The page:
In an effort to pander to people calling themselves evangelical, or otherwise “Christian”, I’ve discovered something thick within both Democratic and Republican circles: the desire to appear that G-d comes first for them as politicians. I can appreciate the idea that people put G-d first, especially if one is truly religious, regardless of religion. That’s a quality that I admire in priests, imams, ministers, rabbis, and other religious leaders. However, that is not a quality I admire in politicians. Politicians are elected to lead us as citizens, participants in our grand political system, and provide workable solutions to problems which confront us, without causing too many more.
If we seek a country with morals, we need look to ourselves and spiritual leaders, not to our political leaders, as too often we find that the people who talk the talk can’t walk the walk. What does this say about them? They don’t believe what they say, be it that they were in a “weak” moment (or ten) or a scandal. This is the issue which has poisoned American politics for the past 20 years… each side is trying to portray itself as holier than the other, when really neither is too holy to begin with.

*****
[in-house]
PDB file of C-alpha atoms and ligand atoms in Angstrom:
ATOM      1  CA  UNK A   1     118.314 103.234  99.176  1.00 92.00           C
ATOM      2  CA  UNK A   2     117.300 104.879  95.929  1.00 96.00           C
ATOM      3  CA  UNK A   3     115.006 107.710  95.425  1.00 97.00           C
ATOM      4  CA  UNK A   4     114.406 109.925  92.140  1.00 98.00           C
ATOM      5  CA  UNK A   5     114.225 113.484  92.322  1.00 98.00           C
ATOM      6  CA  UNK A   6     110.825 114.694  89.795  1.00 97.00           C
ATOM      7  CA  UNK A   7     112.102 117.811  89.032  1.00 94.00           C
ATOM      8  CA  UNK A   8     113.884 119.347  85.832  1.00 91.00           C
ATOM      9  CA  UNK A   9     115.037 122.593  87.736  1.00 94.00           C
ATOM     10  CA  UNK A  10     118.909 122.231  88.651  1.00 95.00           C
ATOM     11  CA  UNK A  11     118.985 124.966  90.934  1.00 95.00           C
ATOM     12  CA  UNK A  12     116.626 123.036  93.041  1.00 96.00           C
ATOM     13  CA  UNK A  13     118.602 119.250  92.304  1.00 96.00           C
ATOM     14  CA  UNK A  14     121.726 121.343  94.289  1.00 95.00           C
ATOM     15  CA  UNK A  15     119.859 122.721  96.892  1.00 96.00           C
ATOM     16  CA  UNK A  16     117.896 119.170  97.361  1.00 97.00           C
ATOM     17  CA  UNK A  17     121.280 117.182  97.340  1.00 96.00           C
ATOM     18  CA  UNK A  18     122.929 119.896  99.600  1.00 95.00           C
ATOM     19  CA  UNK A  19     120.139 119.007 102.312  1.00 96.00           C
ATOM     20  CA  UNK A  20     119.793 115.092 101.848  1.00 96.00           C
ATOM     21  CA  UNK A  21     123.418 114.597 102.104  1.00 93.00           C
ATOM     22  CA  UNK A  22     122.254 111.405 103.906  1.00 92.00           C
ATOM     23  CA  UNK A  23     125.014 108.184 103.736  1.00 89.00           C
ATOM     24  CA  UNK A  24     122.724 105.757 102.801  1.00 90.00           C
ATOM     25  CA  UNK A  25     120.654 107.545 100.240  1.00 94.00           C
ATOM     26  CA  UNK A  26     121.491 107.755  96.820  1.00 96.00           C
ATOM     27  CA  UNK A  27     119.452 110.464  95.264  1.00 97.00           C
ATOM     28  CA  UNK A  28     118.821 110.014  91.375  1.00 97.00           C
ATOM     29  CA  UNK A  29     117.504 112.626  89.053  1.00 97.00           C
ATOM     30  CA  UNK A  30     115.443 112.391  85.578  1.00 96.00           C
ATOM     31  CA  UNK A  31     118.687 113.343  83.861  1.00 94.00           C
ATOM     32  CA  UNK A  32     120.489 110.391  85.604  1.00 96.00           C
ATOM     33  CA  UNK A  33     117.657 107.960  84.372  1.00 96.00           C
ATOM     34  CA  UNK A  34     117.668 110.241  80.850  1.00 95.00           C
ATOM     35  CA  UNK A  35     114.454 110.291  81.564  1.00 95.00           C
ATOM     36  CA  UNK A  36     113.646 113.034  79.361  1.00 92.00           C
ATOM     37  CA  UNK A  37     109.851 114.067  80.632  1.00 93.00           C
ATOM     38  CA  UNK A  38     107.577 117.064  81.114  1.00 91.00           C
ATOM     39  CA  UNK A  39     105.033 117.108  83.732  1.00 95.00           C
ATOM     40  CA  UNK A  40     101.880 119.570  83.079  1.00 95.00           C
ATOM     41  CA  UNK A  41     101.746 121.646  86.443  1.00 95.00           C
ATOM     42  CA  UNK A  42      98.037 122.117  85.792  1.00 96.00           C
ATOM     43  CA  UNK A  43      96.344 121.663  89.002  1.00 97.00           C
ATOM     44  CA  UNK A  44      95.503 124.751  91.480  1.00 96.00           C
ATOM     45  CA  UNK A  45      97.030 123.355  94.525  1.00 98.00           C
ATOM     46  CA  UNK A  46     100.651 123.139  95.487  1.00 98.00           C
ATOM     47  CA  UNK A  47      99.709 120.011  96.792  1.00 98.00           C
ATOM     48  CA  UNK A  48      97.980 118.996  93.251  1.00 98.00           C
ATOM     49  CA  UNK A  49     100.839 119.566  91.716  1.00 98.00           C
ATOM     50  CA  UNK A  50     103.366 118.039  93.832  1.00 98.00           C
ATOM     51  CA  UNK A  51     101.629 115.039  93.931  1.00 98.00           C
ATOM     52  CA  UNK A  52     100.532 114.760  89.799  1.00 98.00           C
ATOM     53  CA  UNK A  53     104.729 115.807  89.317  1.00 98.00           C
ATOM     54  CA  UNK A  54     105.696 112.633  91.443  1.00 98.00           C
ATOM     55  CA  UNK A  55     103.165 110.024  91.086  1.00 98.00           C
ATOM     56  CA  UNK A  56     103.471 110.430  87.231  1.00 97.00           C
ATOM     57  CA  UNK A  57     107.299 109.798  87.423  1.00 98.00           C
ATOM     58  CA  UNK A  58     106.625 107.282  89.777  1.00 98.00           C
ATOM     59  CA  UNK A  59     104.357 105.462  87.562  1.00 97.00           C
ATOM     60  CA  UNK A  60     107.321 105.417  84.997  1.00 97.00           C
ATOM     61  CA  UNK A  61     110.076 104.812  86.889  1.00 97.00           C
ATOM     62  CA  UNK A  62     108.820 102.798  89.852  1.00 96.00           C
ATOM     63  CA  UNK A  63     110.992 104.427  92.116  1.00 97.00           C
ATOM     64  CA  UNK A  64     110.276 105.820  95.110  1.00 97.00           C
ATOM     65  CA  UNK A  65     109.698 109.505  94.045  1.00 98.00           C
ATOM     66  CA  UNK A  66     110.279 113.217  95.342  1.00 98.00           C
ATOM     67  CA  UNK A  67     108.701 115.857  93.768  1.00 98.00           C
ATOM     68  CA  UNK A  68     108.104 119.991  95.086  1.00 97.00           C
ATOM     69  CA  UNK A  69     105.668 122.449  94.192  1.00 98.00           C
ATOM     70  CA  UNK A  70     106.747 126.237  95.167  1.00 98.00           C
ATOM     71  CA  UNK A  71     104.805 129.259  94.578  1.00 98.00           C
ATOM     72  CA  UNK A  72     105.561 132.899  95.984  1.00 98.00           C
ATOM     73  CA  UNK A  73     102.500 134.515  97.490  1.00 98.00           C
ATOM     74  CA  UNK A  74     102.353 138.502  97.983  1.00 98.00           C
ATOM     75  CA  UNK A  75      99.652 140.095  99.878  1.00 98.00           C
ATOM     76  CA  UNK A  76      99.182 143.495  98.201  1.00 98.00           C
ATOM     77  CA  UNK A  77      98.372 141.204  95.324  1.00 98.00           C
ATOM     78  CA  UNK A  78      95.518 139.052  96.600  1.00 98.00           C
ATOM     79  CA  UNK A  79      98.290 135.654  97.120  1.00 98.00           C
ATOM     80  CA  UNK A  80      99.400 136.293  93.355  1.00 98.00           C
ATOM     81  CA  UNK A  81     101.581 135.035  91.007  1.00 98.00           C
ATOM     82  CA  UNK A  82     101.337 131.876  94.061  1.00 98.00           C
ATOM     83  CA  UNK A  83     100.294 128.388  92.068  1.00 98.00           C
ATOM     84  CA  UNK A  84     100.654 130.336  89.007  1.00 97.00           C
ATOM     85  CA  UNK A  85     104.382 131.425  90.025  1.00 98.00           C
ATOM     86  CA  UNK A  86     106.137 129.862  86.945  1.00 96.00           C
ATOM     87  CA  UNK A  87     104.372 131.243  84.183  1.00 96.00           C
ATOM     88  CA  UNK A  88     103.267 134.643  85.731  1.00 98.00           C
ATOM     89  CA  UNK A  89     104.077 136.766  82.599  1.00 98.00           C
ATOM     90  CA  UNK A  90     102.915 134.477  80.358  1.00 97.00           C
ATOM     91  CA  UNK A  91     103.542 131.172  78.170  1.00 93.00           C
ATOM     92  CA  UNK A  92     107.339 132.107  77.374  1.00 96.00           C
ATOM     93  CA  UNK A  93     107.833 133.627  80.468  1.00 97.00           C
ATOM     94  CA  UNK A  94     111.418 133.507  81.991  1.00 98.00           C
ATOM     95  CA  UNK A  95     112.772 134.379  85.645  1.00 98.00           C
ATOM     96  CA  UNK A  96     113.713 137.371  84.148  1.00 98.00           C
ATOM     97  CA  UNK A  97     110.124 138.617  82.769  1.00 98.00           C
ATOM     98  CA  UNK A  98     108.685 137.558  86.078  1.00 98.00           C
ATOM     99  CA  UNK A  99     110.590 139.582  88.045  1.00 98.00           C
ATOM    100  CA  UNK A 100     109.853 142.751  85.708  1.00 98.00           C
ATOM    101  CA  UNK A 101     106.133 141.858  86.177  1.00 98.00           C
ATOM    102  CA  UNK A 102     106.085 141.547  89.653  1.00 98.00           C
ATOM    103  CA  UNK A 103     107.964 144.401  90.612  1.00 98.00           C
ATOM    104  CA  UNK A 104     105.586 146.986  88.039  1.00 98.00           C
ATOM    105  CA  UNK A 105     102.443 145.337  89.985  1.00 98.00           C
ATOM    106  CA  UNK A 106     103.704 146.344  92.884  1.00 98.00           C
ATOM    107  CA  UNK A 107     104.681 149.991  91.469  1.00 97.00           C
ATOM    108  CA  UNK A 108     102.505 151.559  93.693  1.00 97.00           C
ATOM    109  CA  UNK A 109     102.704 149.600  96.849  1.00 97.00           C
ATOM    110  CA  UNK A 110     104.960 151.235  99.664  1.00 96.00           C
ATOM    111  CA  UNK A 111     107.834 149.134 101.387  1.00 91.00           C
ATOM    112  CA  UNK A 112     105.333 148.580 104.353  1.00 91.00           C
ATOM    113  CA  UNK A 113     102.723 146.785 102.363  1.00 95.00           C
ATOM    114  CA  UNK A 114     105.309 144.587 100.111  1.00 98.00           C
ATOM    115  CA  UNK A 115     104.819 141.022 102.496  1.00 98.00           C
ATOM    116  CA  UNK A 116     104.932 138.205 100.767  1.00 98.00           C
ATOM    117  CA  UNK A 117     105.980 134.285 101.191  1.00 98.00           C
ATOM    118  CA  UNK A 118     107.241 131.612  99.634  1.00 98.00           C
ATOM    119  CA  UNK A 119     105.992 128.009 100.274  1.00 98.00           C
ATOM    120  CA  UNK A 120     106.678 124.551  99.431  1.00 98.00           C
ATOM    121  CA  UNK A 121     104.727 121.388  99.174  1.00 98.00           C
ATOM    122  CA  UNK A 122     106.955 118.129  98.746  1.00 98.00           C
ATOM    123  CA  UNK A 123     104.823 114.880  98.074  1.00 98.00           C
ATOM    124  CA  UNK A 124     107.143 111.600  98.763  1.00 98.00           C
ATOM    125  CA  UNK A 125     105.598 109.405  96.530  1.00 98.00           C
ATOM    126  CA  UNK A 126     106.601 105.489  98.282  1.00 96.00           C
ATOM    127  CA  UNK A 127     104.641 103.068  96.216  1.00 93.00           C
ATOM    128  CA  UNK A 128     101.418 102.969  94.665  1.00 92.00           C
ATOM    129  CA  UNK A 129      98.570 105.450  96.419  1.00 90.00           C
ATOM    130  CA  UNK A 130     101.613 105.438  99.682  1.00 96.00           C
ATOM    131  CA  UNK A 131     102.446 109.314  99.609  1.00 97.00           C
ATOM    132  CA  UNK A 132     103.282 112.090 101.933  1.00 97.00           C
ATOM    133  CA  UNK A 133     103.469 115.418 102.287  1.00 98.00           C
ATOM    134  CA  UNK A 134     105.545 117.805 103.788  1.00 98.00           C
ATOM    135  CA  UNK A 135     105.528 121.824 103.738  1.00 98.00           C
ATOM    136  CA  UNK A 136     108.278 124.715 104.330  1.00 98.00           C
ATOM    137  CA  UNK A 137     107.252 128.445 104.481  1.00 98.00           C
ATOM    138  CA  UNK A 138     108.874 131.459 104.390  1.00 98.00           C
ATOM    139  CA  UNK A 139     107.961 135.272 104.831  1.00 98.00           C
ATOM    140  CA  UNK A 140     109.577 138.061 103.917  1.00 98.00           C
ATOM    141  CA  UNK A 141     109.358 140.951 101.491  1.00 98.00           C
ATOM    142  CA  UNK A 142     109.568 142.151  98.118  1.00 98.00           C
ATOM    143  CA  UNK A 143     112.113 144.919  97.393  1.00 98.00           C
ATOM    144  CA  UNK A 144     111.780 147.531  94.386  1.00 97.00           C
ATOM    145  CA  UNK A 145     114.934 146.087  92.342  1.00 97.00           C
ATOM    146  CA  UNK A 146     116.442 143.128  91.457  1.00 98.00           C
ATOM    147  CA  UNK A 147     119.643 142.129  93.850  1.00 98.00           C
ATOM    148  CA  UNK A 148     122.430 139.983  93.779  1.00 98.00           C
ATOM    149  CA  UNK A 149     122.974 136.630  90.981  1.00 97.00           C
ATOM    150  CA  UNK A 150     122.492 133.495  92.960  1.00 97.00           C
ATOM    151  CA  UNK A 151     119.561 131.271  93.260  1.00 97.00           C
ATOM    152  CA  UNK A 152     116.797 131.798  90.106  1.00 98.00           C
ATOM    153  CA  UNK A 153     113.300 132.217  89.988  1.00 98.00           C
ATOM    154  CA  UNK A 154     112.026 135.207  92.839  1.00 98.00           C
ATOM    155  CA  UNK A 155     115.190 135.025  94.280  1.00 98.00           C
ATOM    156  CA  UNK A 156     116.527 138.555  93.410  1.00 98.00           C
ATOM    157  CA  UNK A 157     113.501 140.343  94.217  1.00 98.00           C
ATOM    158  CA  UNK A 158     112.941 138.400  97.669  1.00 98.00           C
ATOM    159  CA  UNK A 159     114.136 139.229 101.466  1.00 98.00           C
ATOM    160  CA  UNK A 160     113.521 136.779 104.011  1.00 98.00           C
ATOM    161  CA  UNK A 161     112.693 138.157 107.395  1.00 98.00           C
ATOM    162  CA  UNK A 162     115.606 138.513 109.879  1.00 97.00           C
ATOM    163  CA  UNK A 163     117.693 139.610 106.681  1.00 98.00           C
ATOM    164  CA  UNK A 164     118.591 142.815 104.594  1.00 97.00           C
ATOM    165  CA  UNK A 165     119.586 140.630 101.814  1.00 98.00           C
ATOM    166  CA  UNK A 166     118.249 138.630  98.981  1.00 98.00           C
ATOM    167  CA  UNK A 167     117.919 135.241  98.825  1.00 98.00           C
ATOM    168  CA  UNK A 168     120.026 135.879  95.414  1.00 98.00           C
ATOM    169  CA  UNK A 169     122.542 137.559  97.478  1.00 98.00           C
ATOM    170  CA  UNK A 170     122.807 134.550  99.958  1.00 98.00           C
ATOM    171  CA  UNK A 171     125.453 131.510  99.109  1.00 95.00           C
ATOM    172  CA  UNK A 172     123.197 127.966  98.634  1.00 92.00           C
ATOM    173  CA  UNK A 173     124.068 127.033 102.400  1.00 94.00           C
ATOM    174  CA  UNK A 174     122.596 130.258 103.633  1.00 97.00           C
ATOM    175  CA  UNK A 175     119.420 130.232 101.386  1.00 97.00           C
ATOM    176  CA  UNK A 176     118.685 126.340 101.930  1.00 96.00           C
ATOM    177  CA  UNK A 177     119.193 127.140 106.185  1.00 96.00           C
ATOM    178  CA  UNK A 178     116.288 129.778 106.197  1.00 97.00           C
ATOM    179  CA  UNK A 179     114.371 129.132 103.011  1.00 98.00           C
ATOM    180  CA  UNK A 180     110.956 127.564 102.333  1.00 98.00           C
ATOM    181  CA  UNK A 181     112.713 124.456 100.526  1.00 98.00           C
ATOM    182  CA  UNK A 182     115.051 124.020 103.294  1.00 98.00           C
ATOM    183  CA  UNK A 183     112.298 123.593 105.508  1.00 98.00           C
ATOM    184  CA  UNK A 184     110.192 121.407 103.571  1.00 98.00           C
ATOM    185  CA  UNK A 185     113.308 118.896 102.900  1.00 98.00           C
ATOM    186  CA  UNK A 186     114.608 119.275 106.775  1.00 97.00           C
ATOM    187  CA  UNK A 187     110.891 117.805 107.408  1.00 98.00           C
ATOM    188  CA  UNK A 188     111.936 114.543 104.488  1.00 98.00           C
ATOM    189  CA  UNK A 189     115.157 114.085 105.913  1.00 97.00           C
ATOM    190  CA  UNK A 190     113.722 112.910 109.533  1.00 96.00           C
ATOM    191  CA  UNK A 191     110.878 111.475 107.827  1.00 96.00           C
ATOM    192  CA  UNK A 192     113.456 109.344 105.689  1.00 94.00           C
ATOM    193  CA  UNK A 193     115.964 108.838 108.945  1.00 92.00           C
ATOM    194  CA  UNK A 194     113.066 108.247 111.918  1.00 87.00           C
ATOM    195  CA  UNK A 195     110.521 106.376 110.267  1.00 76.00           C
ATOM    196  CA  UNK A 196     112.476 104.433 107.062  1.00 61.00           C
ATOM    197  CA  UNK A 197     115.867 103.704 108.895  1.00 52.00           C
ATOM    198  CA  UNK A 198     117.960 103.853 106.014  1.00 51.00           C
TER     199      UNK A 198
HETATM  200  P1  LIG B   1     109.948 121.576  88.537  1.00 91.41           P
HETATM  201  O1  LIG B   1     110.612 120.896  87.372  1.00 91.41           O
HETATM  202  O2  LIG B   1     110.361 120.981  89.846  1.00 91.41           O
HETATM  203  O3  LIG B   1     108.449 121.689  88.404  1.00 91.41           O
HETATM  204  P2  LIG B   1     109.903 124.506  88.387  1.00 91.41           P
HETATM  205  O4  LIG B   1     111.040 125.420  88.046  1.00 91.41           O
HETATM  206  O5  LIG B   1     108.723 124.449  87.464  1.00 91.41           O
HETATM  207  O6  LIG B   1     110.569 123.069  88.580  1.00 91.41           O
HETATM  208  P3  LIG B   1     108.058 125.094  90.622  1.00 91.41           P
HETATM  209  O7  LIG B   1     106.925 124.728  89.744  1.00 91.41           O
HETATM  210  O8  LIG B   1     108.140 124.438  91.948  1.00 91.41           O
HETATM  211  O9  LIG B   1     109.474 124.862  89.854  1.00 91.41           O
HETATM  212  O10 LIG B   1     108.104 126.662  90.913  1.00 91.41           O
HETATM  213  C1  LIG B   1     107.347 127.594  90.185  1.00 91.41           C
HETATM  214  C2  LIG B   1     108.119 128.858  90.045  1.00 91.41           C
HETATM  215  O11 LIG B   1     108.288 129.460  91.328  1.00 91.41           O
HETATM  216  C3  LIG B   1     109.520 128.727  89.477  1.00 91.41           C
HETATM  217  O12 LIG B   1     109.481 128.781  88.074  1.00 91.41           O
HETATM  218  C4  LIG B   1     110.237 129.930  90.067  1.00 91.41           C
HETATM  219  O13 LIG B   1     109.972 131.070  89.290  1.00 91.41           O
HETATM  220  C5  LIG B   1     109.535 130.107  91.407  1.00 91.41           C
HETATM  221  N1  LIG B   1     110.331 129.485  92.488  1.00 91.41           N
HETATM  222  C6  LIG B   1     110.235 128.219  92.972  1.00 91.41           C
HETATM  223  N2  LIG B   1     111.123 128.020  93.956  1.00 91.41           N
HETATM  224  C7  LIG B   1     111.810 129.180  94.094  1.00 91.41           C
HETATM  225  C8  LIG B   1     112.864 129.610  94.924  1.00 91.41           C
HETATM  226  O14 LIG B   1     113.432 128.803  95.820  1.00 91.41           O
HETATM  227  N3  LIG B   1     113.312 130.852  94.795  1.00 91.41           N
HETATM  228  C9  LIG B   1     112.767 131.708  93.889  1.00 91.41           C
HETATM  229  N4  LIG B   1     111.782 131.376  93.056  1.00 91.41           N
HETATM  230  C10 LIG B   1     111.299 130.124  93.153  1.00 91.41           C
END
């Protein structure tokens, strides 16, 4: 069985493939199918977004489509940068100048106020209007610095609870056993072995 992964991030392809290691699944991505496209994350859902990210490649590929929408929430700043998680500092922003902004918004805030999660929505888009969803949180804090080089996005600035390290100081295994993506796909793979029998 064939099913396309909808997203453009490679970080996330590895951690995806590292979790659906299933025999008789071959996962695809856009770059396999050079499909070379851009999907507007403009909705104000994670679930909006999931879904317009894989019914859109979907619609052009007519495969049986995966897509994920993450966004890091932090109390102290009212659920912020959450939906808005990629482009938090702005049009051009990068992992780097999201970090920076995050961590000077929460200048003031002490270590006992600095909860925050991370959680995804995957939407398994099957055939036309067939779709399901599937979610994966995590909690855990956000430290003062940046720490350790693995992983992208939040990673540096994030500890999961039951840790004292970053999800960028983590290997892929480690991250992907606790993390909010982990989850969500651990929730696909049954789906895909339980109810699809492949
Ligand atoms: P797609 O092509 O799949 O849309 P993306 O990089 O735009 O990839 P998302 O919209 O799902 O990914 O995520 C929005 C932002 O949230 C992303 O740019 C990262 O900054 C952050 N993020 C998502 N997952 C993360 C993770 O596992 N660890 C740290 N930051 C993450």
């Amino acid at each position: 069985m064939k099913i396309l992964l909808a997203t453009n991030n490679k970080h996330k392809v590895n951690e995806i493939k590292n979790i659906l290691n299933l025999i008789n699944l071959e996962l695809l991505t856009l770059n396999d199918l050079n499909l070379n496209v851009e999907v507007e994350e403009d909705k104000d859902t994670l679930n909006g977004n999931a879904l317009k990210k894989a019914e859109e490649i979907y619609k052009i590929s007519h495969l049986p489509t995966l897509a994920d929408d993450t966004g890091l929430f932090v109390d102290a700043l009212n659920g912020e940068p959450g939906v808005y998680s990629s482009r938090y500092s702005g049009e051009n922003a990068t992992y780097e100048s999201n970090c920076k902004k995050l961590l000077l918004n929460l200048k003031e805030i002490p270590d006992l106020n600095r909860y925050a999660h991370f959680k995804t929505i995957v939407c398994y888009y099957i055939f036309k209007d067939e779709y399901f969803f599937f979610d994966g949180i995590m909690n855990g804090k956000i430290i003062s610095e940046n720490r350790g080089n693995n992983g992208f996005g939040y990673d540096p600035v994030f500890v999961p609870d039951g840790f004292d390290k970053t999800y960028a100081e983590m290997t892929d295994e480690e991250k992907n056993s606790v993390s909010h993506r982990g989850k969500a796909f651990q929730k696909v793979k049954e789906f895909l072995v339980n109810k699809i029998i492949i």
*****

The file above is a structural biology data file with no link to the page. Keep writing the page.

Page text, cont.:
It seems to me the people who best embody the ideals that the American public seems to want are those who don’t wear it on their sleeves. Whether I can objectively prove this remains to be seen, although certainly a search of speeches and news items will likely yield a quick answer.
What is the underlying psychology for voting for these people? Many know at heart that these politicians are corrupt and can be proven to not be the holier-than-thou sort. Why do others keep buying into it? Do we have some sort of off-kilter sense of right and wrong when it comes to our politicians? These people who we elect regularly want to enforce sections of Leviticus, but ignore the pleas of the Psalmist to comfort the widow, care for the orphan, not defraud the poor. Does this not seem right to anyone else? It seems to me that it’s a very narrow-minded holier-than-thou attitude, one which places obeying ritual laws of thousands of years ago over obeying those of ethical laws.
Now we are at a point of loggerheads: the people who have failed to lead because of their perceived desire to serve G-d over their citizen are confronted with the failures of the leadership. We have at best hobbled infrastructure, the consequences of allowing unregulated forms of investment, and people looking at our future more with more discouraged outlooks than we have had in recent memory. And why?
We have politicians whose concern is to maintain power, rather than wield it effectively and for good. The national leadership deficit, directed both at both parties, is crippling our country. We need leaders now more than ever to repair the mess that non-leadership have created.